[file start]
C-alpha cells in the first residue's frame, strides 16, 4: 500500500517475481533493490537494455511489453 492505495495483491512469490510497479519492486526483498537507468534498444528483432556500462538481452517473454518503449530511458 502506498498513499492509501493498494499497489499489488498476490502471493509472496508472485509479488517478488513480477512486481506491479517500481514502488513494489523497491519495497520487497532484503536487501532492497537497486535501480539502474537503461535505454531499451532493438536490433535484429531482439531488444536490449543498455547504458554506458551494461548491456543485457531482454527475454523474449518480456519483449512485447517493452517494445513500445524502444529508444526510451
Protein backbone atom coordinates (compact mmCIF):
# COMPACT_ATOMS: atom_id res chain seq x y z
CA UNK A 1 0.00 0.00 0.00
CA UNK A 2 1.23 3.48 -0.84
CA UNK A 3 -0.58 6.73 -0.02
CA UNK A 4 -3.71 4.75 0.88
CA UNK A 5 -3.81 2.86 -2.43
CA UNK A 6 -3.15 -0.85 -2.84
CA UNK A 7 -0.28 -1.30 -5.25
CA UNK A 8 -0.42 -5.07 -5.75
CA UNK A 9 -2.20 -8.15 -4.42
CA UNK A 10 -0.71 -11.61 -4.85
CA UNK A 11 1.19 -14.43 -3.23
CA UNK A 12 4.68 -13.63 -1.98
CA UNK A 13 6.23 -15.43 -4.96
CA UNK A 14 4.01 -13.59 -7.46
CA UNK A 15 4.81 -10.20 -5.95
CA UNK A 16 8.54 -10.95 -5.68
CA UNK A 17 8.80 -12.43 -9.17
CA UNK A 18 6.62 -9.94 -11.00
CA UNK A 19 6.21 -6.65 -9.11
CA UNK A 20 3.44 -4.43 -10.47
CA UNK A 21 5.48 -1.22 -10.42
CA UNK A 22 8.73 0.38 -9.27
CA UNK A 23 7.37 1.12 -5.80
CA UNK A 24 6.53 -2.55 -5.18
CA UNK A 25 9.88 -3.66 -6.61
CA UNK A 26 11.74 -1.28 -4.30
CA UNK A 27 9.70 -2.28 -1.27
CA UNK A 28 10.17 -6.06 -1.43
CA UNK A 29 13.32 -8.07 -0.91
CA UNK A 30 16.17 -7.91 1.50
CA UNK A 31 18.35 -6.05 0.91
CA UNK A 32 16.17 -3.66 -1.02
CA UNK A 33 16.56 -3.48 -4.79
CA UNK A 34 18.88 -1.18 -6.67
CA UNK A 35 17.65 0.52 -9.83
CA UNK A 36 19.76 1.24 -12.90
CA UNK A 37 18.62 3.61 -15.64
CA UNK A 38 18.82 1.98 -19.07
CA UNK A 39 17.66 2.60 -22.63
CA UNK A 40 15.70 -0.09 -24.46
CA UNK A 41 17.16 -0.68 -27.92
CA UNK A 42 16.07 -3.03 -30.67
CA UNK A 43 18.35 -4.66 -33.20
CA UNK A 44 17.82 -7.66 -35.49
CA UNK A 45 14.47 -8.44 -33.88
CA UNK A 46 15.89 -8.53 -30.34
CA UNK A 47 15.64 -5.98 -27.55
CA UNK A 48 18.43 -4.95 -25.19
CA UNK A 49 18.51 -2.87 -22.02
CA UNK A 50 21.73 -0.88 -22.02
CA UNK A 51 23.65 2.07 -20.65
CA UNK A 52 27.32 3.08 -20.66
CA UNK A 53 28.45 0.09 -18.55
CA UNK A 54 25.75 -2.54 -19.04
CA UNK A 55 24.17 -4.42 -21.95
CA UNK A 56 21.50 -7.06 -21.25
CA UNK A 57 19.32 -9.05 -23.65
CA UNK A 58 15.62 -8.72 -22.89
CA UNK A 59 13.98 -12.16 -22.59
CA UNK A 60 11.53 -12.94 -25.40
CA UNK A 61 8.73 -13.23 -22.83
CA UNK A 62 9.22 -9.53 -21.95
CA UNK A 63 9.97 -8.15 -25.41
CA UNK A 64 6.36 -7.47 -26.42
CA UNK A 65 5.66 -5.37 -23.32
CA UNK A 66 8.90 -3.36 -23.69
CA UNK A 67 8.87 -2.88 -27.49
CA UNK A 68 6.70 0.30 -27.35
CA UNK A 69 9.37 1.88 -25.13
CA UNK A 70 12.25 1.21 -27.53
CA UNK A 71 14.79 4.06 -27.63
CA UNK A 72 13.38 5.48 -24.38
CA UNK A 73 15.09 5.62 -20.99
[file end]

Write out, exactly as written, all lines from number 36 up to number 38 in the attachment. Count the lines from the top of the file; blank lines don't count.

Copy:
CA UNK A 33 16.56 -3.48 -4.79
CA UNK A 34 18.88 -1.18 -6.67
CA UNK A 35 17.65 0.52 -9.83